Dr. Ladan Eshkevari leads Avesta’s ketamine clinics with a unique blend of expertise, empathy, and personal insight. In this interview, Dr. E shares her journey from nurse anesthetist to Georgetown University professor to ketamine therapy pioneer. She highlights how personal experiences with mental health have influenced Avesta’s compassionate treatment philosophy. She discusses the team’s training, credentials, and heart-centered approach. And she offers honest advice to patients who seek ketamine therapy when all else has failed.
- Why do you do what you do in the ketamine therapy space?
- Tell us the story about how and when you started Avesta.
- What makes someone qualified to be a ketamine provider?
- What are Avesta’s core values?
- Do you follow a standardized ketamine protocol, or is each patient’s treatment plan tailored?
- Do certain types of patients see higher success rates from ketamine therapy than others?
- What is your advice for people who don’t respond well to ketamine?
- How did you choose the Avesta team, and what training did they undergo?
Full Video Interview
**Disclaimer – This interview transcript has been edited for brevity, clarity, and grammar.
Deborah Tan, Avesta co-founder (DT): I’d love to hear what lights you up about this work. Why do you do what you do in the ketamine therapy space?
Dr. Ladan Eshkevari (DLE): That’s such a great question. Thank you for asking it.
I’ll be honest with you: I’ve had personal experience with mental health. Someone very close to me, a family member, struggled her whole adult life with depression, anxiety, and chronic pain due to Lyme disease.
So having a family member… dealing with these issues that compound one another, where there were no good medications or therapeutics, led me to take this [ketamine practice] on as much more of a personal journey than the average healthcare provider.
You were one of the first ketamine providers in the Washington, D.C. area. Tell us the story about how and when you started Avesta.
I was a full-time professor at Georgetown University. This is going back about six or seven years ago. I was teaching the pharmacology of anesthetic agents like ketamine to medical students and graduate nursing students.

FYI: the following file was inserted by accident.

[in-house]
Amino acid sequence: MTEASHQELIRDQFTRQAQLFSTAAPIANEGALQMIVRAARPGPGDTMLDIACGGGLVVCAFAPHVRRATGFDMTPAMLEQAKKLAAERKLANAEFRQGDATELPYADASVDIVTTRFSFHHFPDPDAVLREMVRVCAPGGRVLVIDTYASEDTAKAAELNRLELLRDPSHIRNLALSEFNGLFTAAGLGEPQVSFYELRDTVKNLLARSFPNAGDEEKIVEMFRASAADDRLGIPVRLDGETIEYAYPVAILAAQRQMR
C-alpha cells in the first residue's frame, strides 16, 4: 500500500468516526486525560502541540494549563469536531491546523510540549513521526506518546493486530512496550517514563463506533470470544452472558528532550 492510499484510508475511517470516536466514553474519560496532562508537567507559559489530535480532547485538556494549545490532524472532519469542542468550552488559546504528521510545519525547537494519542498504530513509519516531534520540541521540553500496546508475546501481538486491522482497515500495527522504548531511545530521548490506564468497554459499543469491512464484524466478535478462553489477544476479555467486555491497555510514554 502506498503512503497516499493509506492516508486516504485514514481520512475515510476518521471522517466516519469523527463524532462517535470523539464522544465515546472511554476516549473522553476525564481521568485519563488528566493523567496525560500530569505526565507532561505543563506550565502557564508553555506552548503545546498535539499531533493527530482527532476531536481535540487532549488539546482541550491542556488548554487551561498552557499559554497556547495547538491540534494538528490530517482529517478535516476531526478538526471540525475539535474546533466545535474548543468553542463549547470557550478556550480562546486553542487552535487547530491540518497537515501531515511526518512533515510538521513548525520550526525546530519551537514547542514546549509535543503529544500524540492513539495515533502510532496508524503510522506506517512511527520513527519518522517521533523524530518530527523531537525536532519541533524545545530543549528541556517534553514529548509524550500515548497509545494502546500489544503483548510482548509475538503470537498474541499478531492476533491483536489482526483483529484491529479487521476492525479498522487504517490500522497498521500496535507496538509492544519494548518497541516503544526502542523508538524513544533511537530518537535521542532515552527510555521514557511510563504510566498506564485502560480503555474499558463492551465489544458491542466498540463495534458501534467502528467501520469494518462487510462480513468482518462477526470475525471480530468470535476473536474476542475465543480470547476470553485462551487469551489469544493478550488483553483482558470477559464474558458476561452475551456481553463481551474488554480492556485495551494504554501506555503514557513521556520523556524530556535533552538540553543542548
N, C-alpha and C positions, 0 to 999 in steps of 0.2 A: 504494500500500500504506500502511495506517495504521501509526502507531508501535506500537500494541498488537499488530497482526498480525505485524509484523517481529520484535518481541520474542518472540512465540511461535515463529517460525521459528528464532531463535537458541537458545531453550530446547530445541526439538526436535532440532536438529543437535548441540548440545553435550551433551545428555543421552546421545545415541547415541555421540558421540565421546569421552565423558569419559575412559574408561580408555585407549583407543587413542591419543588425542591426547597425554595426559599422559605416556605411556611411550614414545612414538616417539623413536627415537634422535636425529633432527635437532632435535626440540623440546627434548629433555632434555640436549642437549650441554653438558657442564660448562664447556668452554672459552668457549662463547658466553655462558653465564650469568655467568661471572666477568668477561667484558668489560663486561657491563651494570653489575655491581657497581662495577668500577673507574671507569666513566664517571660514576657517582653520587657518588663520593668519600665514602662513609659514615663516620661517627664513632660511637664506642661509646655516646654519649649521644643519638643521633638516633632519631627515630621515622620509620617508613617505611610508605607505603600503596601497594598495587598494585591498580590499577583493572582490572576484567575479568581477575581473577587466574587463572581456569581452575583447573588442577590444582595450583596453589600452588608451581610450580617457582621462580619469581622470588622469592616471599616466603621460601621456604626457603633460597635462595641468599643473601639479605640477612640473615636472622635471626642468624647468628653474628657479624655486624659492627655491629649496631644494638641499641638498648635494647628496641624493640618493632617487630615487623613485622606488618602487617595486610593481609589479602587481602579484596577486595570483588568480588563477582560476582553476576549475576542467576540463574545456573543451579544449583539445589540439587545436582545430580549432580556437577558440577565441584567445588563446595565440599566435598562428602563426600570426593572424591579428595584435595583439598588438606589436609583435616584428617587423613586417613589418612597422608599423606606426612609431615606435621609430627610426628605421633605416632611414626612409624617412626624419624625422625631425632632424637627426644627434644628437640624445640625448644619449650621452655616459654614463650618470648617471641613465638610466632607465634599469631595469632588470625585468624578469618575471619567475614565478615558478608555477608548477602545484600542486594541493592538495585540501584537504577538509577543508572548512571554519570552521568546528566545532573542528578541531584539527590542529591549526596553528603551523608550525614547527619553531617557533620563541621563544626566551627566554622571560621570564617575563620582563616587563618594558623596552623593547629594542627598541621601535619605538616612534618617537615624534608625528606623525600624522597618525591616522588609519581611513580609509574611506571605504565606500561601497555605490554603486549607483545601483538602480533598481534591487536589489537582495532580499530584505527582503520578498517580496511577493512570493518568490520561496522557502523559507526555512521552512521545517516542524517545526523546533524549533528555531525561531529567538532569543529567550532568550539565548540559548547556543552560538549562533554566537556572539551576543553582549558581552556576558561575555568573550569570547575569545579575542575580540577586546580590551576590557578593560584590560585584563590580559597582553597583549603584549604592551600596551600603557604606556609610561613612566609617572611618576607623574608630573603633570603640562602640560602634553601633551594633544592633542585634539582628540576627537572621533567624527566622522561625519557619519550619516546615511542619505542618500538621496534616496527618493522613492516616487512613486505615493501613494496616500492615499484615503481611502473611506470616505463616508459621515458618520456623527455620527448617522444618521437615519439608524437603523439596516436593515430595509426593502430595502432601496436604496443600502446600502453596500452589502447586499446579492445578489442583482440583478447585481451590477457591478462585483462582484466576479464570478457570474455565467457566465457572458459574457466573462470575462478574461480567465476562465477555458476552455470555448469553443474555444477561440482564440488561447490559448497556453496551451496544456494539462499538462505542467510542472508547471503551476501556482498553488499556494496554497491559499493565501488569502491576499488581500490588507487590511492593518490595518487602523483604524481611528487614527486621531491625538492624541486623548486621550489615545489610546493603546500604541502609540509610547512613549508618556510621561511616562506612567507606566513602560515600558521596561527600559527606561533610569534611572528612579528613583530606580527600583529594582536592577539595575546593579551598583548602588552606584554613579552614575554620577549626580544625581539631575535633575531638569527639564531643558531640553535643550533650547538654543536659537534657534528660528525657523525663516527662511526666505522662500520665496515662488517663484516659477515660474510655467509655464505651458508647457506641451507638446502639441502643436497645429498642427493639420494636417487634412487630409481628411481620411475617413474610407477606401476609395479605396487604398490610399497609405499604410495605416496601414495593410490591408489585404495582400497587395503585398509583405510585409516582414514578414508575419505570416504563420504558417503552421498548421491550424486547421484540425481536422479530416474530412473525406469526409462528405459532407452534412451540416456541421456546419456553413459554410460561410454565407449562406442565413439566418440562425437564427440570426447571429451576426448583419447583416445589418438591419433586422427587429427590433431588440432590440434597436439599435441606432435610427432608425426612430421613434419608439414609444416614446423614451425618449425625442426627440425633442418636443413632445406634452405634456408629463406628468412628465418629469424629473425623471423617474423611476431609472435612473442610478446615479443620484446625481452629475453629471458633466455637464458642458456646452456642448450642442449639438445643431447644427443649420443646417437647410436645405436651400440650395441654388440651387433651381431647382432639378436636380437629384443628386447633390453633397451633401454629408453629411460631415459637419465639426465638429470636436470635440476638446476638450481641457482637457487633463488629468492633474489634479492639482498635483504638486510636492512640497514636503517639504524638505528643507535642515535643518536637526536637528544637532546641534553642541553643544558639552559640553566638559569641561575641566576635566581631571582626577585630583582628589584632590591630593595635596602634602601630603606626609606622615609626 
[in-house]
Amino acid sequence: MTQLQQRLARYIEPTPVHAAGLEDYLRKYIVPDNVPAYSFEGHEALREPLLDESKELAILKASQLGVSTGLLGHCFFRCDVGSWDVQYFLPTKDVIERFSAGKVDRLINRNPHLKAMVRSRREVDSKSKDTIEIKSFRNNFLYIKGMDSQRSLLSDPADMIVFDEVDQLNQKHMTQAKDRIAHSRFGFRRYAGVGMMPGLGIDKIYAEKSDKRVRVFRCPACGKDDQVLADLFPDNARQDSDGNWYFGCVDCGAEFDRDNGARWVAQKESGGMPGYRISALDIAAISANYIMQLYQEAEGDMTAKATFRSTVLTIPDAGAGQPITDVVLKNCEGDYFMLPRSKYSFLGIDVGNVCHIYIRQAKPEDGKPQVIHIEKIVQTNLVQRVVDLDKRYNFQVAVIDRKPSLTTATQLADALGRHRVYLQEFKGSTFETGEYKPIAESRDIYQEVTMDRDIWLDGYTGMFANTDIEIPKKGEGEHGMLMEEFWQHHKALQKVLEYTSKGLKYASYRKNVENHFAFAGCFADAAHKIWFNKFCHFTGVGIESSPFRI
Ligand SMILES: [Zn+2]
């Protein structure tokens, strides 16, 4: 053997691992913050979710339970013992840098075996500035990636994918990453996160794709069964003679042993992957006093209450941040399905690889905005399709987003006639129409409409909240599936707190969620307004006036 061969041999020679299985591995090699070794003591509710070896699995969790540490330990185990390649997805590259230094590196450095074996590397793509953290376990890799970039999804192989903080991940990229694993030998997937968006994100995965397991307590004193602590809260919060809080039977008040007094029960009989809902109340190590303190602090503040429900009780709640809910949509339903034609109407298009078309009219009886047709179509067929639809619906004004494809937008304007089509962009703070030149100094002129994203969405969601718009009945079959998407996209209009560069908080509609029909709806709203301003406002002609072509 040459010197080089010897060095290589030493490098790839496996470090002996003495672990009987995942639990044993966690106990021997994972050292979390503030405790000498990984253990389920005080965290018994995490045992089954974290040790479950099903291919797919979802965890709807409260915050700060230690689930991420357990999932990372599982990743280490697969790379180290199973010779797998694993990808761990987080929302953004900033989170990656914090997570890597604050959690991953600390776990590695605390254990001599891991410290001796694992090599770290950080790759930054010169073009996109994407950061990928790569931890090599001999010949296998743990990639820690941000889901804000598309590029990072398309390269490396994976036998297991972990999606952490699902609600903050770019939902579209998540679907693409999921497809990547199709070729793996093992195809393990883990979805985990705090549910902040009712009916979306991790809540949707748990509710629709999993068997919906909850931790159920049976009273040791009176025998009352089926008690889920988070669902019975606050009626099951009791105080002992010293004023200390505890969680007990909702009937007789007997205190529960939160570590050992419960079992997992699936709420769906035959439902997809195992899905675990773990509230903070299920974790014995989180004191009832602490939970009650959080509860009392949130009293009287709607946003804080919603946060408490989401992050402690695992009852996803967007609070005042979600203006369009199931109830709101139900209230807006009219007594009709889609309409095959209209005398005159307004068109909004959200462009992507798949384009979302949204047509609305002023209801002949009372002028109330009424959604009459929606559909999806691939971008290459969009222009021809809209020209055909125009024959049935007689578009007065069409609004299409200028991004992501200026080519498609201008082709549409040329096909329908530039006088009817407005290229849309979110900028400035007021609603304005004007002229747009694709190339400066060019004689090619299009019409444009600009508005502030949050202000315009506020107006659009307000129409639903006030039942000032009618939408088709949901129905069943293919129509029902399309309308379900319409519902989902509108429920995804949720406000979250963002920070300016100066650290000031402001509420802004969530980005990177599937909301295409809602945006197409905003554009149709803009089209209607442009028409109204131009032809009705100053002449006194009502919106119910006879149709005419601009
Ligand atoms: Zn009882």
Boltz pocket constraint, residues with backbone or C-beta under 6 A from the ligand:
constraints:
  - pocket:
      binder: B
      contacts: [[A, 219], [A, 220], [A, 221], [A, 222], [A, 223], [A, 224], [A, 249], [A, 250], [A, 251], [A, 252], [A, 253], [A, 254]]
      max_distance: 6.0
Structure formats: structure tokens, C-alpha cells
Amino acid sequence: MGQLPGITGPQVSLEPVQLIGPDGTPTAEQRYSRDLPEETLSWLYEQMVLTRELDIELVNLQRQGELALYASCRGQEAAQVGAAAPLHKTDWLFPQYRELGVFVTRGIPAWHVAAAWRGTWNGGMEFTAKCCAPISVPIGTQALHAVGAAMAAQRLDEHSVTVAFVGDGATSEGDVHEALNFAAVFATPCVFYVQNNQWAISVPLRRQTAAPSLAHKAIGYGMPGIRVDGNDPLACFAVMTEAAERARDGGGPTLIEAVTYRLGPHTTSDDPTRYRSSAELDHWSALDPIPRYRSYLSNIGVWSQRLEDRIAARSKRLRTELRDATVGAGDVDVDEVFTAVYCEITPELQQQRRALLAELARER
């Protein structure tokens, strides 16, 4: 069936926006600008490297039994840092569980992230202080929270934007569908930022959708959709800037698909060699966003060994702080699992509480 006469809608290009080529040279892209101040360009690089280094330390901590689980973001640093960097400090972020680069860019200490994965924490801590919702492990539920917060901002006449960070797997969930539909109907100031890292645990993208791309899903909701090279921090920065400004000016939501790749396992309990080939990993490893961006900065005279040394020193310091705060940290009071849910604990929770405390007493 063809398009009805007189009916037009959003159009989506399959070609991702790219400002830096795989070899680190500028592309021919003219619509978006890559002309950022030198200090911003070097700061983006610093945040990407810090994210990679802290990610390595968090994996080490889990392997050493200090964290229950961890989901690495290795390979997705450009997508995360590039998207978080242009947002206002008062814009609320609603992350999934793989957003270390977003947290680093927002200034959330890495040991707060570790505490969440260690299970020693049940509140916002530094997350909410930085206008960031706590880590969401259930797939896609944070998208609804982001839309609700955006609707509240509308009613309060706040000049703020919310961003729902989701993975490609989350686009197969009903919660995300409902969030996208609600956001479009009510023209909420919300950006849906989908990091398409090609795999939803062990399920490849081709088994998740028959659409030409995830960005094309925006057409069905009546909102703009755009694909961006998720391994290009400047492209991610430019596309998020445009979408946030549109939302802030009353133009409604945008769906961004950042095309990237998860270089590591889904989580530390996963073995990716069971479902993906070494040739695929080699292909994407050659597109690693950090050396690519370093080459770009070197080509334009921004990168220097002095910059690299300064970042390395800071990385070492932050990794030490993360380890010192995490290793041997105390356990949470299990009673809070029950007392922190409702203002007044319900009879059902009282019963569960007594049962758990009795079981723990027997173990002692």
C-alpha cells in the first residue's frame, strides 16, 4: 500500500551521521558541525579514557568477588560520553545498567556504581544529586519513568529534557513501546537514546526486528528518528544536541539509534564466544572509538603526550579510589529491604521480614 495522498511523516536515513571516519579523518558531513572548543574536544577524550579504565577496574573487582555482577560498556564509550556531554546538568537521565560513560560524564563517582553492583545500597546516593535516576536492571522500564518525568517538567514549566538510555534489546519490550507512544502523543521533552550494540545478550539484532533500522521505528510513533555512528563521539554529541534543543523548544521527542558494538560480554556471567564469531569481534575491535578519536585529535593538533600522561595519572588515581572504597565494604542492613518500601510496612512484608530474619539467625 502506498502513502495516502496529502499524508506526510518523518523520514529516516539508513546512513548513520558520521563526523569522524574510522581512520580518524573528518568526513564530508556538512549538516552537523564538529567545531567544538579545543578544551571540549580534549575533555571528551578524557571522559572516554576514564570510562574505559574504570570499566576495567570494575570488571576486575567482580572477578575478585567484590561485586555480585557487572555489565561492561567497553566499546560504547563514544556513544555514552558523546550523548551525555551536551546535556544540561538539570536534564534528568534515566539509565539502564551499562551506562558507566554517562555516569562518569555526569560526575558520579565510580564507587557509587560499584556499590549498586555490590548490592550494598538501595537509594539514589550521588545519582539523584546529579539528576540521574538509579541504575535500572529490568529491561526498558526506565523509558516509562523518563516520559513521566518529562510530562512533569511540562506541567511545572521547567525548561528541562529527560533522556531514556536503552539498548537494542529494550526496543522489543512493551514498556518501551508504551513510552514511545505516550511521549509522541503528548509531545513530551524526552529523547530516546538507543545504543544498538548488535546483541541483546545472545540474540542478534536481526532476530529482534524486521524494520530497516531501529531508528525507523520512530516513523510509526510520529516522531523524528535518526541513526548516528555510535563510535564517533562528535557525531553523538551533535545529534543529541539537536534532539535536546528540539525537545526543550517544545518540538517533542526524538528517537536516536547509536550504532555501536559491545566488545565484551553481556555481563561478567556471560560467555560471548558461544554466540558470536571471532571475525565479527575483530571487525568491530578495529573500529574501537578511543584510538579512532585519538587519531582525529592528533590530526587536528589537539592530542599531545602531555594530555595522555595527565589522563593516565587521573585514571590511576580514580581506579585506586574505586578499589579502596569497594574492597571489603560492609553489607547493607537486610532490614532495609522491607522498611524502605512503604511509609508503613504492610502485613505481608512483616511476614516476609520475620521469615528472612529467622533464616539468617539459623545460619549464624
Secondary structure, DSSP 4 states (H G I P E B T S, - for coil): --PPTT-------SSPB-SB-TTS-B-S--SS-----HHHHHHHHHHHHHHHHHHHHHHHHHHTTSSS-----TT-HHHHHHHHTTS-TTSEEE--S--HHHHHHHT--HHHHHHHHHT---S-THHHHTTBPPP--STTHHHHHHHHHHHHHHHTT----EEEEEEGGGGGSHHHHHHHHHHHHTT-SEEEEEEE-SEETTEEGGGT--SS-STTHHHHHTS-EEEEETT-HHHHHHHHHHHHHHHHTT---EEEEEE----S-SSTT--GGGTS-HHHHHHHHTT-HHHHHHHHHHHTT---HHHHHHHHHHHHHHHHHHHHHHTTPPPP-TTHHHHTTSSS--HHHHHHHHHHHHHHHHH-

At the time, one of my colleagues asked if I’d heard about ketamine and its impact on mood disorders. My response was, ‘Of course,’ because every year, as you update your lectures as a professor, you add the most recent research.
As I was adding new studies to my lectures, I became more familiar with the [ketamine therapy] protocols and what was really being done in this space. It was interesting. But it was also a good way of teaching students about the off-label use of yet another medication that was found to be useful and [in this case, an] anesthetic that was found to be useful in mental health.
So, that colleague and I ended up opening a ketamine clinic in the [Washington D.C.] area. It was actually the first ketamine clinic in the DMV area.
And then, my partners wanted to take that clinic in a very different direction, more on the wellness side than the medical pain management side of ketamine. So we parted ways amicably, and then I opened Avesta to really take care of mood disorder and chronic pain patients. So that’s how the whole idea came about.
Amazing. Okay. That’s fantastic. And for those of us who don’t know, can you tell us what makes someone qualified to be a ketamine provider?
That’s actually a really good question, and I’m so glad you asked. There’s always a debate, [especially] over the last decade, about who should own the ketamine space. Should it be mental healthcare providers? Should it be psychiatrists?
First of all, it has to be someone who has prescriptive authority. So someone who can prescribe the medication. But there are many different models and ideas [within that space].
Should it be a psychiatrist? Psychiatrists are physicians. They can prescribe ketamine. They also know the mental health side. So maybe that’s a good provider.
Or is it better if [providers] are anesthesiologists or nurse anesthesiologists who have prescriptive authority while also understanding the side effects and the dangers of using a drug like ketamine? [Anesthesiologists] can then collaborate with a mental healthcare provider.
Or is it better if that psychiatrist or mental health nurse practitioner is taught how to manage some of [ketamine’s] dangerous side effects…
Safety and accessibility are paramount.
My idea is that ketamine is a useful drug. It’s useful for so many patients. We have found an 80% efficacy rate with our [Avesta] patients, ranging from 18 to 65.
So why would anyone want to pigeonhole this drug and say it belongs only to anesthesia providers or it only belongs to mental healthcare providers? I think the more people that can access this type of care as carefully and safely as possible, [the better].
So, in my opinion, [qualified ketamine providers] should be [practitioners] who understand how the drug works. [This includes understanding the] pharmacokinetics and dynamics of the drug, what happens to the drug in someone’s body, and the worst things that can happen.